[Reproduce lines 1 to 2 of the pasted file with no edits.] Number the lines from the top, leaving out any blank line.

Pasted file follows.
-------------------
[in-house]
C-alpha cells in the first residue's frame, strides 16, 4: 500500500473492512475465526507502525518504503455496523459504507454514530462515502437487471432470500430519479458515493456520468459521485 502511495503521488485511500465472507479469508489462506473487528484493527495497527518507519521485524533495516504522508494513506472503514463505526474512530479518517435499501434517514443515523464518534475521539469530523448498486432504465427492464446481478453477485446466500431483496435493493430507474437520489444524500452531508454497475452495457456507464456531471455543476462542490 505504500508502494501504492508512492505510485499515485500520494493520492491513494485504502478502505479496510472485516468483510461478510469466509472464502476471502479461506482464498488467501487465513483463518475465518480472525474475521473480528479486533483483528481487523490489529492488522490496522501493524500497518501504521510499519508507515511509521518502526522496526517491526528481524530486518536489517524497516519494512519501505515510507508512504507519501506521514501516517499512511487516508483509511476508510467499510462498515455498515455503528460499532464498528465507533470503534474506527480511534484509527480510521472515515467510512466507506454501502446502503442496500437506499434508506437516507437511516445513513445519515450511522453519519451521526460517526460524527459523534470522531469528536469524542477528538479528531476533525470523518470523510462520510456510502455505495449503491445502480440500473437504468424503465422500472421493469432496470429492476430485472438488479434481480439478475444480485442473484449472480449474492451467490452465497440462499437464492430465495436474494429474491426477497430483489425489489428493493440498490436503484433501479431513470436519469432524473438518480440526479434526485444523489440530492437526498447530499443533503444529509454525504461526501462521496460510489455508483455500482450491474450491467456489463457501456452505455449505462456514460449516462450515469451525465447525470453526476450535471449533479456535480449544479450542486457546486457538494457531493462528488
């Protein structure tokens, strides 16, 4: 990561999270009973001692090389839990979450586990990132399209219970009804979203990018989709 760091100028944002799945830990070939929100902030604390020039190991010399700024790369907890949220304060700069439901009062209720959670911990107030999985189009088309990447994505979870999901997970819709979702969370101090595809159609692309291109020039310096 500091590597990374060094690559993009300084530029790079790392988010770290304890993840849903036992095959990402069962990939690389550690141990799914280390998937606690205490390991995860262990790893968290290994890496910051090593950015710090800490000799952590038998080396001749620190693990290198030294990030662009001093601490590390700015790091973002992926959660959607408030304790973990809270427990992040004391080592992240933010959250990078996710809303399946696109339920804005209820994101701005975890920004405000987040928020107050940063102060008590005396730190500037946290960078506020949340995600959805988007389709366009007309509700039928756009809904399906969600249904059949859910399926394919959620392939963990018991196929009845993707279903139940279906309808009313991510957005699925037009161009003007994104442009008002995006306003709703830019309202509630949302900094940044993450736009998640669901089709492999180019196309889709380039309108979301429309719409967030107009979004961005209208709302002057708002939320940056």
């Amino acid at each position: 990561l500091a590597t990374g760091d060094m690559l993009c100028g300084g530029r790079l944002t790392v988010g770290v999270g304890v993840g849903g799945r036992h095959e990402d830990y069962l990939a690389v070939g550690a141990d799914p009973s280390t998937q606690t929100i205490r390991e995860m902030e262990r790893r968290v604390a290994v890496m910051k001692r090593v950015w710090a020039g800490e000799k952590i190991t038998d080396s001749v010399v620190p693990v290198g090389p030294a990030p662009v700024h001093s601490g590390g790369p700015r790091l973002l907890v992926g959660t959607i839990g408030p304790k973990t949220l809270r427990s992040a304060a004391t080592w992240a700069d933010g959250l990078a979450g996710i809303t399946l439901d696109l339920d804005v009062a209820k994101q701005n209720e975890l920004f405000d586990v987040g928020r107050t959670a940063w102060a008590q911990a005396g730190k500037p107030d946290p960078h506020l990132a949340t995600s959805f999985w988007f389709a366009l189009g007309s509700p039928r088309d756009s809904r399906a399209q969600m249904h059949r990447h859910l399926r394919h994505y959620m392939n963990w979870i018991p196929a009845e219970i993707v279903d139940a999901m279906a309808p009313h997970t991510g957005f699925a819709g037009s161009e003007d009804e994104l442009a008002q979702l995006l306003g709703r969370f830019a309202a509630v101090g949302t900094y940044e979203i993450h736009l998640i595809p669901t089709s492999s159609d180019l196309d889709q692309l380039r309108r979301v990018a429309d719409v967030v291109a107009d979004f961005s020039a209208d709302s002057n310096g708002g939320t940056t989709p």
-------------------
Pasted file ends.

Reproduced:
[in-house]
C-alpha cells in the first residue's frame, strides 16, 4: 500500500473492512475465526507502525518504503455496523459504507454514530462515502437487471432470500430519479458515493456520468459521485 502511495503521488485511500465472507479469508489462506473487528484493527495497527518507519521485524533495516504522508494513506472503514463505526474512530479518517435499501434517514443515523464518534475521539469530523448498486432504465427492464446481478453477485446466500431483496435493493430507474437520489444524500452531508454497475452495457456507464456531471455543476462542490 505504500508502494501504492508512492505510485499515485500520494493520492491513494485504502478502505479496510472485516468483510461478510469466509472464502476471502479461506482464498488467501487465513483463518475465518480472525474475521473480528479486533483483528481487523490489529492488522490496522501493524500497518501504521510499519508507515511509521518502526522496526517491526528481524530486518536489517524497516519494512519501505515510507508512504507519501506521514501516517499512511487516508483509511476508510467499510462498515455498515455503528460499532464498528465507533470503534474506527480511534484509527480510521472515515467510512466507506454501502446502503442496500437506499434508506437516507437511516445513513445519515450511522453519519451521526460517526460524527459523534470522531469528536469524542477528538479528531476533525470523518470523510462520510456510502455505495449503491445502480440500473437504468424503465422500472421493469432496470429492476430485472438488479434481480439478475444480485442473484449472480449474492451467490452465497440462499437464492430465495436474494429474491426477497430483489425489489428493493440498490436503484433501479431513470436519469432524473438518480440526479434526485444523489440530492437526498447530499443533503444529509454525504461526501462521496460510489455508483455500482450491474450491467456489463457501456452505455449505462456514460449516462450515469451525465447525470453526476450535471449533479456535480449544479450542486457546486457538494457531493462528488